"Just one sec, sorry," Terra Lightfoot says over the phone, in the middle of our interview.
"Hey, when they finish this take you can just tell them to take a break?" I hear her ask faintly, before picking the phone back up.
"Sorry," she says again. "We're so close to getting a track done."
Pique caught up with Lightfoot in between takes while producing a record for fellow artist Kristi Lane Sinclair in Oshweken, a village on the Six Nations of the Grand River First Nation reserve in Ontario, with a team of all-women musicians.
"It's a really rad vibe," she says.
Producing is one way Lightfoot—a Hamilton, Ont. musician known for her big voice and impressive guitar skills that deliver soulful ballads, bluesy, hard-charging rock and everything in between with ease—is filling up her days during a brief stretch in between tours.
After a busy summer on the road, culminating with a series of dates opening for Toad the Wet Sprocket throughout the U.S., the songwriter, guitarist and vocalist is gearing up for a 10-date tour through Western Canada, beginning on Wednesday in Winnipeg.
With Toad the Wet Sprocket, "We were playing these crazy rock shows; it's just been so much fun this summer so I'm really excited to bring it back home," she says.
Whistler music fans might remember Lightfoot's last performance in Olympic Plaza as part of the 2018 Whistler Presents: Summer Concert Series. This time around, she's taking her show indoors to the Maury Young Arts Centre on Monday, Nov. 4, and coming armed with a swath of new material she's been working on since her last record, New Mistakes, was released in 2017.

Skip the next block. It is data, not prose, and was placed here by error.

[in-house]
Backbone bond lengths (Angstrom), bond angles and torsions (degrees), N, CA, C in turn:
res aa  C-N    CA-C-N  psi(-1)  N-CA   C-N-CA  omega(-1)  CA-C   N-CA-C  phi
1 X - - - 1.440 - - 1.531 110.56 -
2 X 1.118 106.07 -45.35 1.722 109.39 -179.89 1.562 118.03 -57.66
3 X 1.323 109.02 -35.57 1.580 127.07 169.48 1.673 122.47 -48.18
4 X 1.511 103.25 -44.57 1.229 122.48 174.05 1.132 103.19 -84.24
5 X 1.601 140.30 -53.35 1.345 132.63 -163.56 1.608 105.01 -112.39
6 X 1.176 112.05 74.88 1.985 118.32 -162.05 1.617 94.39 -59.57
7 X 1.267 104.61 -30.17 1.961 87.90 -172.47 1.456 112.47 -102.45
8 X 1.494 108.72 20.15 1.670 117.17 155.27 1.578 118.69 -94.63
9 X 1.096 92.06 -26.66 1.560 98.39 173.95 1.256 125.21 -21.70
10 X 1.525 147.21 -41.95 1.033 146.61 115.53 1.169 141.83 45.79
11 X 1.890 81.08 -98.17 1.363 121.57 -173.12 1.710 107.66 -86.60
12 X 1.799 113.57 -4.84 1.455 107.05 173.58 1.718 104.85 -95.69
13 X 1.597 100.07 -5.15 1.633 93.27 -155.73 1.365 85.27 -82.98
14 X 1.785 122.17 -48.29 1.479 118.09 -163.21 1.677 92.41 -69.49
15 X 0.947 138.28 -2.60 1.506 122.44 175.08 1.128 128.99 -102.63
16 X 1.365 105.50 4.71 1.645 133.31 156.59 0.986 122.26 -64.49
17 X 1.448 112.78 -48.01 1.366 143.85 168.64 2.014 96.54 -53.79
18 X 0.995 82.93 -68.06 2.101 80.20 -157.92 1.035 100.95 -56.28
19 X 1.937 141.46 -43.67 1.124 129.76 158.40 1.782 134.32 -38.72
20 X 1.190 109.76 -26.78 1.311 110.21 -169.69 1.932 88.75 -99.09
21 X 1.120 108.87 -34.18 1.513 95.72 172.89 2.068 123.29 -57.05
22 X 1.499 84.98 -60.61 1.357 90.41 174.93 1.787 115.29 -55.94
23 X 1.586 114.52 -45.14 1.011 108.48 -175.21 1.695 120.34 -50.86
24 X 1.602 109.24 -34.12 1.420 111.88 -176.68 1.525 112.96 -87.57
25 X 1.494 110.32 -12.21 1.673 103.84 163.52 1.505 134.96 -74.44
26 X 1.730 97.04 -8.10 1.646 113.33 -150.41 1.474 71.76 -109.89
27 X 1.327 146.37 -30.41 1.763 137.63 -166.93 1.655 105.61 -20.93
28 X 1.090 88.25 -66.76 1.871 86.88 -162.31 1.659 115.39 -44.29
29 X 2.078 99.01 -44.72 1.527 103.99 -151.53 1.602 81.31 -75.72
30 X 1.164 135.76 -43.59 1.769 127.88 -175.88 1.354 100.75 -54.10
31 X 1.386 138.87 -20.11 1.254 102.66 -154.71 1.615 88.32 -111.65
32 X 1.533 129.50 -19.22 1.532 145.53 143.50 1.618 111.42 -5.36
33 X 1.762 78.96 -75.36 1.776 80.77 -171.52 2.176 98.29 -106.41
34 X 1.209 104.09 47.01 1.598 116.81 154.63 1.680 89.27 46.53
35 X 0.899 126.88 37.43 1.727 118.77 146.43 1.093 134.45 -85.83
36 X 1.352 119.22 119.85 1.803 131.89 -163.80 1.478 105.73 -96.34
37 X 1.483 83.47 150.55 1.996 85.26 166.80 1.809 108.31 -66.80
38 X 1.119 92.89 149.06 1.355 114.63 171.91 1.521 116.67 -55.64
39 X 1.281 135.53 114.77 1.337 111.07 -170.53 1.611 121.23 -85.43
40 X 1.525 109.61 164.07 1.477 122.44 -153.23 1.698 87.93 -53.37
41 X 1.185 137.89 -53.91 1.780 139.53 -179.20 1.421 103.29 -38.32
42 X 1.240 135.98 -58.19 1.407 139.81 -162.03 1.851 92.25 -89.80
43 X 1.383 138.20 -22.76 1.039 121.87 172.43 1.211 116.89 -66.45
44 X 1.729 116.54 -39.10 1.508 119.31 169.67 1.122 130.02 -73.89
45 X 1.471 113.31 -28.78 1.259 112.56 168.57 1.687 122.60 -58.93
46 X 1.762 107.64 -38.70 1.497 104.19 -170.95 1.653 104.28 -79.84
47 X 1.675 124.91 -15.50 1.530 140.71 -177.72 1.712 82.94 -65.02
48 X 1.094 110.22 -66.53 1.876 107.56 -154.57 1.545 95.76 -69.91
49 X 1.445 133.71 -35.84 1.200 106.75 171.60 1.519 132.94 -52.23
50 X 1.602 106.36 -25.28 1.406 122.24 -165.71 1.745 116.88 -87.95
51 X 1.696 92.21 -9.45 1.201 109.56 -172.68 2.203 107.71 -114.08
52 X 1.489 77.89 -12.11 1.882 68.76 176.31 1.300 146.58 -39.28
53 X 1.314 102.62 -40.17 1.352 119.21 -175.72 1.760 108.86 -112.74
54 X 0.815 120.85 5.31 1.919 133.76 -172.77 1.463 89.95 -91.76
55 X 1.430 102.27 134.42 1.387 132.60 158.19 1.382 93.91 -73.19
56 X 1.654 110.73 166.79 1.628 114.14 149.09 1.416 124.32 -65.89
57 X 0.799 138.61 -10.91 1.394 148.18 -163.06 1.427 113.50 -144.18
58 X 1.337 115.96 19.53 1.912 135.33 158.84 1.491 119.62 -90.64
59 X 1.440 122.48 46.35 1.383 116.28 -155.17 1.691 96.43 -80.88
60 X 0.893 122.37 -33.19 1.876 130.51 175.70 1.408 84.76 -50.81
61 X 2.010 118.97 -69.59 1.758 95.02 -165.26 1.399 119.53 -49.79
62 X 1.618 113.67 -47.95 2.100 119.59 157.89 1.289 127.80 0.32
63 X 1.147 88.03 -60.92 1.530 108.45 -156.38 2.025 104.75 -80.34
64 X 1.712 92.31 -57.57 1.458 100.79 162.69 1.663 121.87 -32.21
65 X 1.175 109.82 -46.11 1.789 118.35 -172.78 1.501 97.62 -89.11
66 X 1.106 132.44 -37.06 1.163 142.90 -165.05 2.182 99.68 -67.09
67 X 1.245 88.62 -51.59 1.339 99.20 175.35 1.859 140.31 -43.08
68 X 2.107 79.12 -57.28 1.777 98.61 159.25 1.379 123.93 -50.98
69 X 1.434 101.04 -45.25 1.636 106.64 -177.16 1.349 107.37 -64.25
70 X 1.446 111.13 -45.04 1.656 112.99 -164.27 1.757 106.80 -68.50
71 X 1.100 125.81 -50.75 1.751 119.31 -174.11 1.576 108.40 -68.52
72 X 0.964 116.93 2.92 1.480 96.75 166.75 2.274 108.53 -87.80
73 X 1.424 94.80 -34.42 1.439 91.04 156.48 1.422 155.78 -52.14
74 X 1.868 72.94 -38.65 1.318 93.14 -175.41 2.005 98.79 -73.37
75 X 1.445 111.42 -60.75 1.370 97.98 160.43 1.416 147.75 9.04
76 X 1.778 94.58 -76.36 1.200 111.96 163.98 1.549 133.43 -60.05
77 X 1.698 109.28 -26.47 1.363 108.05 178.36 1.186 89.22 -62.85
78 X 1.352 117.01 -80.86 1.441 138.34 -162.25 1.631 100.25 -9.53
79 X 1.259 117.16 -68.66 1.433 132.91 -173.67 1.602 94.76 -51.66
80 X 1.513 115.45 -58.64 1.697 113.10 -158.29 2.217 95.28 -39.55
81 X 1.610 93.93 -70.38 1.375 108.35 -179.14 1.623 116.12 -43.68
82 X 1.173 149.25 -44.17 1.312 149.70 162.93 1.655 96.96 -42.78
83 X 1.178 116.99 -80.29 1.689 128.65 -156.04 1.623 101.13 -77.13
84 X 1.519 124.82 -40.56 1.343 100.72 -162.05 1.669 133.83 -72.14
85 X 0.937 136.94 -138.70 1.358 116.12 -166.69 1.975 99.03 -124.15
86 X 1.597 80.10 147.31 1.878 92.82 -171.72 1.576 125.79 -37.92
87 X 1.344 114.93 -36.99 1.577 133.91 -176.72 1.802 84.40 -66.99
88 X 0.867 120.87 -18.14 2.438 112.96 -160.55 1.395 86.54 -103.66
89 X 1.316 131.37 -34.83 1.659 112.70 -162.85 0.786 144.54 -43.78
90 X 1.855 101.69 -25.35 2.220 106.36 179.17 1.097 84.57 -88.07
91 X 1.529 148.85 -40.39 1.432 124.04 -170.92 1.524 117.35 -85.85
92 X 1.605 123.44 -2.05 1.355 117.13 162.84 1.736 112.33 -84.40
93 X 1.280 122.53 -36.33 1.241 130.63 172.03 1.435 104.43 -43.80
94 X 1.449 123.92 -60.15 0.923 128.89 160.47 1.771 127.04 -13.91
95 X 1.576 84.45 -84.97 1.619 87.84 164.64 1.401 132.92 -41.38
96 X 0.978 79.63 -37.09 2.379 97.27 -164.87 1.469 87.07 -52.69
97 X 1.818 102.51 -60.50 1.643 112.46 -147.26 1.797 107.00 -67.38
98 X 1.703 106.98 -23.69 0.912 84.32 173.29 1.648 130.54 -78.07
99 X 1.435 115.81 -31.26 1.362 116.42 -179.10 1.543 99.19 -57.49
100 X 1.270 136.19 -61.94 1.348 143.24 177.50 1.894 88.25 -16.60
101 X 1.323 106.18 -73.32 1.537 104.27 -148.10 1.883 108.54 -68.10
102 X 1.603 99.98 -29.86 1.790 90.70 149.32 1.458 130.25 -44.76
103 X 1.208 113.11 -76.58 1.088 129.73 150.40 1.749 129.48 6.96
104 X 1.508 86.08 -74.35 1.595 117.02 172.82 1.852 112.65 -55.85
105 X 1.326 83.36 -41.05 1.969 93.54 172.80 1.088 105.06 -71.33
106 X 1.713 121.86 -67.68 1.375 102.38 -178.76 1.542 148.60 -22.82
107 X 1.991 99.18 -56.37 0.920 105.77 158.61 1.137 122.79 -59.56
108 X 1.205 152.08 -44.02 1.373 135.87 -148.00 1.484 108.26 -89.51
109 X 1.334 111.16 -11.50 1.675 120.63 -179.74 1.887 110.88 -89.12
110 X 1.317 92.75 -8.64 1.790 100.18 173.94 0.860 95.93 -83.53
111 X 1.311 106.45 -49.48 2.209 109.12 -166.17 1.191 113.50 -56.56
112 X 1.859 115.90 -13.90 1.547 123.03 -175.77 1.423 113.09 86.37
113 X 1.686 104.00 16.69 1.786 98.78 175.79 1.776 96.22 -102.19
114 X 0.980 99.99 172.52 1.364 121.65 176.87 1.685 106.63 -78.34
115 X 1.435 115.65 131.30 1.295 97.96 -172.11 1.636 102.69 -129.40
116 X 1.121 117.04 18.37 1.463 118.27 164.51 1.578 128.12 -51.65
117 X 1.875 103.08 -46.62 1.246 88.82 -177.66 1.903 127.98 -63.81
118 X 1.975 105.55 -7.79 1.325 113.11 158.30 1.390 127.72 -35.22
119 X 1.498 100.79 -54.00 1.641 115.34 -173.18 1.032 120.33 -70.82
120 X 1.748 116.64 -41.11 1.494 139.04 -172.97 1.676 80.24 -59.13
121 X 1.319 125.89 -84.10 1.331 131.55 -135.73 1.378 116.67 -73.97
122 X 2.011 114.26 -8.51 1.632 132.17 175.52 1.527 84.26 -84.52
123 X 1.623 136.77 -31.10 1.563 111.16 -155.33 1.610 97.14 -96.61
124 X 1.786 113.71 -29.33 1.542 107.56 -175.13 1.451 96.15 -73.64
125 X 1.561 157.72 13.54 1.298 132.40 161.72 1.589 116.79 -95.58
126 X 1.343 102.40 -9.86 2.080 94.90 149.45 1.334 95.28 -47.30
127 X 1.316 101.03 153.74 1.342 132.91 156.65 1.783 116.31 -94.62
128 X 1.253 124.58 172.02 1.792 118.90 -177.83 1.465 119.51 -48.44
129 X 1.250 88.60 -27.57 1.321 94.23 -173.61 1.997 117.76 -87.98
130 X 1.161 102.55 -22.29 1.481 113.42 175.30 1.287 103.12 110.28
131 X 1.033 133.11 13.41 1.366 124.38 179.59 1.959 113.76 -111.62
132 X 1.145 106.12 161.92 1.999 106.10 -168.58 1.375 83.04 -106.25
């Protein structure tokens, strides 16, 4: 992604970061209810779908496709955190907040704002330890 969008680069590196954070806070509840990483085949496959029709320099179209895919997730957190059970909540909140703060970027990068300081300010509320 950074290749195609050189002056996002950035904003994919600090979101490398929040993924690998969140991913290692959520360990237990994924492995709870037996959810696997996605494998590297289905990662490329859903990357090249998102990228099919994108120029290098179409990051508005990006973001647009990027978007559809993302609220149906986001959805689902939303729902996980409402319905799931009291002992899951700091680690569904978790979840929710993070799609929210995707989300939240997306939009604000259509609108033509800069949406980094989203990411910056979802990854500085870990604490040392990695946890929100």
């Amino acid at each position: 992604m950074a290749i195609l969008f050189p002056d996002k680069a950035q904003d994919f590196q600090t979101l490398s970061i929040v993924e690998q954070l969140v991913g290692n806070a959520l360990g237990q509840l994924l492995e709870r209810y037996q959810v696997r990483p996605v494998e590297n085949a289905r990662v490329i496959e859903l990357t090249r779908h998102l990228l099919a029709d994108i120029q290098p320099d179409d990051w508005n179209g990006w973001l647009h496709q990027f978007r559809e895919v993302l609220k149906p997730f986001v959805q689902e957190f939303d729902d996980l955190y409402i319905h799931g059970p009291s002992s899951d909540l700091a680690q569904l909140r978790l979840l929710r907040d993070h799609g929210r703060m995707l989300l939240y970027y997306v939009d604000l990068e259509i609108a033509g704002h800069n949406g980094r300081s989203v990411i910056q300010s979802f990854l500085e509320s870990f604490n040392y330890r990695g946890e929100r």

"We love all shows, that's the truth. I wouldn't be doing this if I didn't love to play every size of show. But I think it's cooler for me to be able to bring it down a little bit, sometimes," she says. "I'm testing out all new songs on this tour, so I'm going to be doing some super quiet, you know, songwriter songs. That'll be super nice in the small room vibe, I think."
After spending the better part of two years writing, "I haven't had a chance to play any of these songs live, so I'm really excited to do new arrangements," Lightfoot says.
"And seeing everyone's face, you know, questioning whether they're good. Or whether people are vibing with them, so I'm excited for that," she added with a laugh.
As far as Lightfoot's concerned, this new, yet-to-be-released material is her best work yet. "I've written better lyrics than I ever have, I think. I'm just at a new stage in my artistic career. I'm growing, like everybody does, and I'm really proud of it, too. That's kind of a new thing for me; I've always been really unsure as an artist but now I'm starting to feel more certain of my songs and myself and my work and all of those things—my career choice."
Whistler audiences in particular might be able to relate to Lightfoot's inspiration behind this new work: the places she's travelled in a van.
She recalls one tour, opening for the Posies last year shortly after returning from a stretch of solo shows in Australia. "Just everything we saw—we went to New Orleans, spent some time obviously in California, in the desert, it was just so inspiring so all of that made it on to these new songs," Lightfoot says.
"There's definitely a travel vibe. Driving in the van, that's what you hear. But that's always what I'm writing, I suppose."
Catch Lightfoot's performance on Monday, Nov. 4 at the Maury Young Arts Centre at 8 p.m.
Doors open at 6:30 p.m., with Lightfoot's Sonic Unyon labelmate, Victoria-based musician Sam Weber, set to hit the stage at 7 p.m.
Tickets are $15 and available at showpass.com/terra-lightfoot-whistler/.